Can binge drinking be reduced with a pill? Binge drinking, also known as heavy episodic drinking, is highly prevalent in the U.S., and is defined for men as drinking five or more drinks and four or more drinks for women on one occasion. Research indicates that binge drinking is prevalent among several populations. Literature shows that foremost among these populations most frequently and drastically impacted are sexual and gender minority men (SGM).
Early Independence awardee, Dr. Glenn-Milo Santos, and his team of researchers, published a study that found a potential treatment option called naltrexone. Naltrexone is already an approved treatment option prescribed for patients with severe opioid and alcohol use disorders, which works by blocking endorphins to reduce cravings and euphoric effects from alcohol. The 12-week study enrolled 120 SGM who have mild to moderate alcohol use disorder (AUD) in a double-blinded randomized control trial, meaning half the participants received naltrexone and the other half received a placebo, and neither knew who received which treatment.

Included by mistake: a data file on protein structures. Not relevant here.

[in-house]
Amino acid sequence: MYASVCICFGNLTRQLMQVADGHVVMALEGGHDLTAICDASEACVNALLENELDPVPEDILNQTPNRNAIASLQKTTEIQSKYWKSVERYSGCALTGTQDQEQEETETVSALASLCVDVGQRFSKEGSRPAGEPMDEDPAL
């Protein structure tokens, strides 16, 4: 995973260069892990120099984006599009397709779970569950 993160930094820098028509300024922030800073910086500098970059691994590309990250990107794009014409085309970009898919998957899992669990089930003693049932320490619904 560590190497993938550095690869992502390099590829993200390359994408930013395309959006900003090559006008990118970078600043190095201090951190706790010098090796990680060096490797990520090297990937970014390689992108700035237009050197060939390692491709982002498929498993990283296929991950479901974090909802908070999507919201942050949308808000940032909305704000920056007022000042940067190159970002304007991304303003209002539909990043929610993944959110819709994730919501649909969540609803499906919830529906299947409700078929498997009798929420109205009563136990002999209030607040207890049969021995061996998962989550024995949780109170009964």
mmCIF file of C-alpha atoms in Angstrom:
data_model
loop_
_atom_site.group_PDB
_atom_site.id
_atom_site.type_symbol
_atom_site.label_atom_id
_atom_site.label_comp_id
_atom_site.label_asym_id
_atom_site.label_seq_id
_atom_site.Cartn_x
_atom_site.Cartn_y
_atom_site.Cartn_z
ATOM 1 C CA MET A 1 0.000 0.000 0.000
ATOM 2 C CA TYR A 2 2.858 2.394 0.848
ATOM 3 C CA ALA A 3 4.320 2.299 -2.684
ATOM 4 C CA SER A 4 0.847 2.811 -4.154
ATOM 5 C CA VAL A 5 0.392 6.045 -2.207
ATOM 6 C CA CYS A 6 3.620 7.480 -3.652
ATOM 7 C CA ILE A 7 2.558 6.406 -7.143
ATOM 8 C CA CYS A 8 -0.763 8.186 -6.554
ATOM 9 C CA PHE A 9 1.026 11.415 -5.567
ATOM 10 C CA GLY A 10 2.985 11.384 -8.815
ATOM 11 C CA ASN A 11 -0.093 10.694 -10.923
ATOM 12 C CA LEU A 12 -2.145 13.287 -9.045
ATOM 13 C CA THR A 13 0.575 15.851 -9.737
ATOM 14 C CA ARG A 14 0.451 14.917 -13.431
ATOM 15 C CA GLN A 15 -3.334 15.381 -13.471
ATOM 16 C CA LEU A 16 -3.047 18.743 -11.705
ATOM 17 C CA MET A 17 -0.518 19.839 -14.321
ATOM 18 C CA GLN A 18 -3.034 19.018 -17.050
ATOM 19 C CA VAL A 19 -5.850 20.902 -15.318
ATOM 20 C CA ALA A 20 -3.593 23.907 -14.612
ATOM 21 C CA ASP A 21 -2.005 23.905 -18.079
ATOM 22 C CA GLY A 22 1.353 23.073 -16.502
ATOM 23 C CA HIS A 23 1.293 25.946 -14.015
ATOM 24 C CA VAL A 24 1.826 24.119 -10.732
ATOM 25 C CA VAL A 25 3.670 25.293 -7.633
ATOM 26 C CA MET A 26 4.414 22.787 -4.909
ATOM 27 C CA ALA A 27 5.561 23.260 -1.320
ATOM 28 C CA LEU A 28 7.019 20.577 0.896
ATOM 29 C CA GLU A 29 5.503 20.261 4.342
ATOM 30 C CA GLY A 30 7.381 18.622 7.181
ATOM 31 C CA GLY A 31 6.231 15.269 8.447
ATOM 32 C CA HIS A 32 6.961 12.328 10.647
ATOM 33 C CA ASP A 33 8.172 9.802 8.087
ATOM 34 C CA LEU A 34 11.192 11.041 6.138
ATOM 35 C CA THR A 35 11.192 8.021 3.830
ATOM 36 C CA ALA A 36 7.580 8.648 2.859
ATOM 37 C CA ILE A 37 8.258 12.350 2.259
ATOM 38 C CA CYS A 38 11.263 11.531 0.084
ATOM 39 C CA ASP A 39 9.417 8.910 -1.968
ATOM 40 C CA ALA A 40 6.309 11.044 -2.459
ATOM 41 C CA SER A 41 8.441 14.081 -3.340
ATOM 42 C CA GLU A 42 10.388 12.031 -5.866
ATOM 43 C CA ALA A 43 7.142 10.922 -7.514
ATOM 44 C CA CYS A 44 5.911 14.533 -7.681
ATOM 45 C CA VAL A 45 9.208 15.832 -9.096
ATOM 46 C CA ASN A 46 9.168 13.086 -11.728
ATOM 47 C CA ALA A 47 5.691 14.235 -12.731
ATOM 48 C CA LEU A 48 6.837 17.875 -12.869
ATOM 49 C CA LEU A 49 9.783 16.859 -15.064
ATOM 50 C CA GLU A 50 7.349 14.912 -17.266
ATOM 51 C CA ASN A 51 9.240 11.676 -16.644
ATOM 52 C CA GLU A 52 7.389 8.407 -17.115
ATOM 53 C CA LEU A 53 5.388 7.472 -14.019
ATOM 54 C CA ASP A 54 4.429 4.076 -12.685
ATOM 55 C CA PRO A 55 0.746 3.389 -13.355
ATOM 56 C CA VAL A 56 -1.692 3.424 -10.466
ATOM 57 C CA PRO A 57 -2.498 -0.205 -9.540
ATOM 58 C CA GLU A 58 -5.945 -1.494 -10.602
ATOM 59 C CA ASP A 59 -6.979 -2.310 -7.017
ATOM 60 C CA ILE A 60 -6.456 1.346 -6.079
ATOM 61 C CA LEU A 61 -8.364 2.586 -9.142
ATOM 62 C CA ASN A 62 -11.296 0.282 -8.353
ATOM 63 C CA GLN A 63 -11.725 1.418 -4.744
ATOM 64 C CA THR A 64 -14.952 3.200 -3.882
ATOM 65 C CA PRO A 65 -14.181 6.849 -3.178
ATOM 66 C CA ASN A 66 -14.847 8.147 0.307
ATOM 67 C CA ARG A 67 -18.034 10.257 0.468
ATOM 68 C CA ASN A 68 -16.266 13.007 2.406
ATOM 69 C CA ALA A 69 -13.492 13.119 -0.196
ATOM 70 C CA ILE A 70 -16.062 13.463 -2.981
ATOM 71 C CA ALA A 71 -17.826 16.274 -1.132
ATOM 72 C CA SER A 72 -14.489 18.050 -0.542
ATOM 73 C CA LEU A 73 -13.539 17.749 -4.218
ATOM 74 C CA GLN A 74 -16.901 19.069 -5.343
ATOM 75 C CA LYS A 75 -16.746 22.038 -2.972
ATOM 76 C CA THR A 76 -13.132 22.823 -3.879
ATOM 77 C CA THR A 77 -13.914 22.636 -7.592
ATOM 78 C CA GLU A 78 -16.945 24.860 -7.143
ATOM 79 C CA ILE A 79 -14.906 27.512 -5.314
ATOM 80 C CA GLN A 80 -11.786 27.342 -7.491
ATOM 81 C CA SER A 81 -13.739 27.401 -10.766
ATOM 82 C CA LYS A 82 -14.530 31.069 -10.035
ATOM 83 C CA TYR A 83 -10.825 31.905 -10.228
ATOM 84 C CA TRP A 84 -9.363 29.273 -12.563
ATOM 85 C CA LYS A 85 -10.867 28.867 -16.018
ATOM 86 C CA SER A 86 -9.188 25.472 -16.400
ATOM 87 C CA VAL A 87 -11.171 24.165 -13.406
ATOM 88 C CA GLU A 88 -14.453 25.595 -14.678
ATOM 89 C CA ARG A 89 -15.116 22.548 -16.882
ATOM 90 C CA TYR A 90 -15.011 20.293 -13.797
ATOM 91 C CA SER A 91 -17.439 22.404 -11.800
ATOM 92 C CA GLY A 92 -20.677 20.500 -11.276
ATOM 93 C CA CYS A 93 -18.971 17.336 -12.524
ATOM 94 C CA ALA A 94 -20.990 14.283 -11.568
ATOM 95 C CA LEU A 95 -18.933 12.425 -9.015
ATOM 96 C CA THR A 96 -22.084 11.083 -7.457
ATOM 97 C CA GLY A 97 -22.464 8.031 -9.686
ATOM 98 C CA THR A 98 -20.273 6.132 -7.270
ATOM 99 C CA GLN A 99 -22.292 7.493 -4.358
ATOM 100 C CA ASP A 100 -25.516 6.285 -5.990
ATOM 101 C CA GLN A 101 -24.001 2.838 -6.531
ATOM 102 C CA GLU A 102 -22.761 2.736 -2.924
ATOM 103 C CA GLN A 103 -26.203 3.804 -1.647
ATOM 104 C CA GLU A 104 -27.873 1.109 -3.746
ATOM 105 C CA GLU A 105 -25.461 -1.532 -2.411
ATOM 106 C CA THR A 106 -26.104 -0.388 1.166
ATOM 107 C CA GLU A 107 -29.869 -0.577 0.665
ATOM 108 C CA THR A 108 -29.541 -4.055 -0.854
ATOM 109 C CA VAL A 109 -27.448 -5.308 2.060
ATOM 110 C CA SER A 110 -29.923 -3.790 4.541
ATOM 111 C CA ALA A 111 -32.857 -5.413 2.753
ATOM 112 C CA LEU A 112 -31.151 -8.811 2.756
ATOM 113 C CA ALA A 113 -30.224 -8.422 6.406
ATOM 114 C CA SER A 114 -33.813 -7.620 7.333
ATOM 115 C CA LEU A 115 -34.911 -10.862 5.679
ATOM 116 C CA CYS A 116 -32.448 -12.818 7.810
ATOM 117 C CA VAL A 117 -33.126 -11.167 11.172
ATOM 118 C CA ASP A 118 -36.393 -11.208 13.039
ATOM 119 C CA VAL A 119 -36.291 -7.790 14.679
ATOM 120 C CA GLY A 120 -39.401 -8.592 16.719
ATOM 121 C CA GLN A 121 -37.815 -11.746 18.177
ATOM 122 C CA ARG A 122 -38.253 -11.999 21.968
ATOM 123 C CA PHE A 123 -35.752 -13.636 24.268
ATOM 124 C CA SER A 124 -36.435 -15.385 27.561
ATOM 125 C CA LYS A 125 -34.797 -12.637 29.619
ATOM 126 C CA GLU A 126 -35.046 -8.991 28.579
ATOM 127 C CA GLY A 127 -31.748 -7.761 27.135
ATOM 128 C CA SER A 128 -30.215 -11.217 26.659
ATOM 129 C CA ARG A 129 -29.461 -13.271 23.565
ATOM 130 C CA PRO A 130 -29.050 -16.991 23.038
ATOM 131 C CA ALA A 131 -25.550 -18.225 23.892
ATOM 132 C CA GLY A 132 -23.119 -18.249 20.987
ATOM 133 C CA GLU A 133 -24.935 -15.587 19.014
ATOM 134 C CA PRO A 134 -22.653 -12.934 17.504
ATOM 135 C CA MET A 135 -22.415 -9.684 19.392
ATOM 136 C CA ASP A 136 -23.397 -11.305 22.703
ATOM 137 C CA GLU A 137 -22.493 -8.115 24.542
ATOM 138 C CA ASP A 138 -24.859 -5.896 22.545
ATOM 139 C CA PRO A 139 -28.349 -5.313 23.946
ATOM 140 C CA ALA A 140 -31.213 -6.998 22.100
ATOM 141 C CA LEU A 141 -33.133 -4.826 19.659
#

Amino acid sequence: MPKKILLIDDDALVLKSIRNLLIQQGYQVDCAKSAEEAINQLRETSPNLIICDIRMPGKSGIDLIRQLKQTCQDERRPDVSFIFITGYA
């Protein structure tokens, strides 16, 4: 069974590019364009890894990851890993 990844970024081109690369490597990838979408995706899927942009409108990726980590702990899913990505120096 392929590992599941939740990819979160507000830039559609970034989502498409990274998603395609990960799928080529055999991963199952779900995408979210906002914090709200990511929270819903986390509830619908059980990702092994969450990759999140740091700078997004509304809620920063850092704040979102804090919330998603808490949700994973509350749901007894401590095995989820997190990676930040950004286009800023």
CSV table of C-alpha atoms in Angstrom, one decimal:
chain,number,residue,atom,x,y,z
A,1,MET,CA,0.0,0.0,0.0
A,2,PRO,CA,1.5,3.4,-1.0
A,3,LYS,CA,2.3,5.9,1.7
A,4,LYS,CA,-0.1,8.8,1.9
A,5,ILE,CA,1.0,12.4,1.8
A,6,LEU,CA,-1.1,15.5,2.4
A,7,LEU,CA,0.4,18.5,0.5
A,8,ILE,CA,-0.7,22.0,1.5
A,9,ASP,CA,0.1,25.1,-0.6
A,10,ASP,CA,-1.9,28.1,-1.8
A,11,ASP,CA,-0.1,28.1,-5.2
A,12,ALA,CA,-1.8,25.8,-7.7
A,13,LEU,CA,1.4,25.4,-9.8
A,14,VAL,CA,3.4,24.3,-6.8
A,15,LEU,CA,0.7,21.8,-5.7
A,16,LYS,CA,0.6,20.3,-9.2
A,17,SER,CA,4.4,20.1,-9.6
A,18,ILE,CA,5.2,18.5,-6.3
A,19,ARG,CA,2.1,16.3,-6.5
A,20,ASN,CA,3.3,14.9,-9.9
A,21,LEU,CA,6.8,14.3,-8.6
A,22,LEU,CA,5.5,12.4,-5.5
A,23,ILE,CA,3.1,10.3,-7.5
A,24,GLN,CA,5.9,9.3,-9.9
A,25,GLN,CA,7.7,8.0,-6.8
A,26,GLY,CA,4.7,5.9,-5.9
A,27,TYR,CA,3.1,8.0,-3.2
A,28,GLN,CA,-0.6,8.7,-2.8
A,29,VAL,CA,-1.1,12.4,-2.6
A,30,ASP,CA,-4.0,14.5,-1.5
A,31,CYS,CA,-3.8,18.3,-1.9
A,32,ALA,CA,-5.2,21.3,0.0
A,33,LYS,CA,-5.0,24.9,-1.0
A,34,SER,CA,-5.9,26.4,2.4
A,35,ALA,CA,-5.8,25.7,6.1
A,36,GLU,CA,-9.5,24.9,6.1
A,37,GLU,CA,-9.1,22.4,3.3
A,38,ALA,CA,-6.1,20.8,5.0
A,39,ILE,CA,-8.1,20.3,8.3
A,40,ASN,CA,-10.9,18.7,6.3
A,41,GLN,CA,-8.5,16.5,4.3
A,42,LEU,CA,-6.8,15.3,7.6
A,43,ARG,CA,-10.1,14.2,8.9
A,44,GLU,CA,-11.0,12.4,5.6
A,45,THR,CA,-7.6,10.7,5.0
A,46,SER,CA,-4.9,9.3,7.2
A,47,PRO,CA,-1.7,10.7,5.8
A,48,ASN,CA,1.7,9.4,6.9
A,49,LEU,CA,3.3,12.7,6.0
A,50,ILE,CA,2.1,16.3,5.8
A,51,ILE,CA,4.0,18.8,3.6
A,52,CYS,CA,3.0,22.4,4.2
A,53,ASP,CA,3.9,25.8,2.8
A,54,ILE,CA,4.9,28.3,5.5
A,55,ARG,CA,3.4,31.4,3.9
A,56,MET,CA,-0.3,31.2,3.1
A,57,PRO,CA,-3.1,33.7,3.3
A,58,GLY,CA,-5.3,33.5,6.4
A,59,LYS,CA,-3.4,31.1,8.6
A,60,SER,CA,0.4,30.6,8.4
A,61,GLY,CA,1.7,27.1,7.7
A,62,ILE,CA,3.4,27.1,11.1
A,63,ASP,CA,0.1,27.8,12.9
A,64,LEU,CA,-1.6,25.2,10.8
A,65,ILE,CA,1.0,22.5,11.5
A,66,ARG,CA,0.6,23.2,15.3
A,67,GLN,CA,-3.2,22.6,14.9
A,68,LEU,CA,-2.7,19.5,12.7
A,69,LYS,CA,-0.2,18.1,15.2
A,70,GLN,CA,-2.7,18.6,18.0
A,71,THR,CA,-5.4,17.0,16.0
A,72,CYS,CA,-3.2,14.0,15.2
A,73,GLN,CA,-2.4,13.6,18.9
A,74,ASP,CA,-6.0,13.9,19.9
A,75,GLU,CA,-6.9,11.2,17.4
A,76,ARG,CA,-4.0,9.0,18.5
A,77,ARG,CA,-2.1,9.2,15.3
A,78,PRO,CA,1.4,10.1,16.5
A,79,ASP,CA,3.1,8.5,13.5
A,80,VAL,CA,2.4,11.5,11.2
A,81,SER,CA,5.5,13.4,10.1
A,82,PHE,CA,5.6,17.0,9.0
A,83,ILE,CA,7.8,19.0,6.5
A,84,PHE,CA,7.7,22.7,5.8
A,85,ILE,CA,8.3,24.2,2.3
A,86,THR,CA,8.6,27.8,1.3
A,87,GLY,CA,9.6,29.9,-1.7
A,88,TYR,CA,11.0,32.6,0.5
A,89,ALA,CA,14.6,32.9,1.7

The study’s results showed that when taken on an as-needed basis, oral naltrexone was associated with significant reductions in binge-drinking days, frequency of binge drinking episodes, and intensity of alcohol cravings. Identifying strategies for early intervention using treatment options such as naltrexone to manage periods of alcohol cravings or binge drinking has the potential to provide lasting benefits for at-risk populations.
Santos GM, Ikeda J, Coffin P, Walker J, Matheson T, Ali A, McLaughlin M, Jain J, Arenander J, Vittinghoff E, Batki S. Targeted Oral Naltrexone for Mild to Moderate Alcohol Use Disorder Among Sexual and Gender Minority Men: A Randomized Trial. Am J Psychiatry. 2022 Dec 1;179(12):915-926. doi: 10.1176/appi.ajp.20220335. Epub 2022 Oct 26. PMID: 36285404.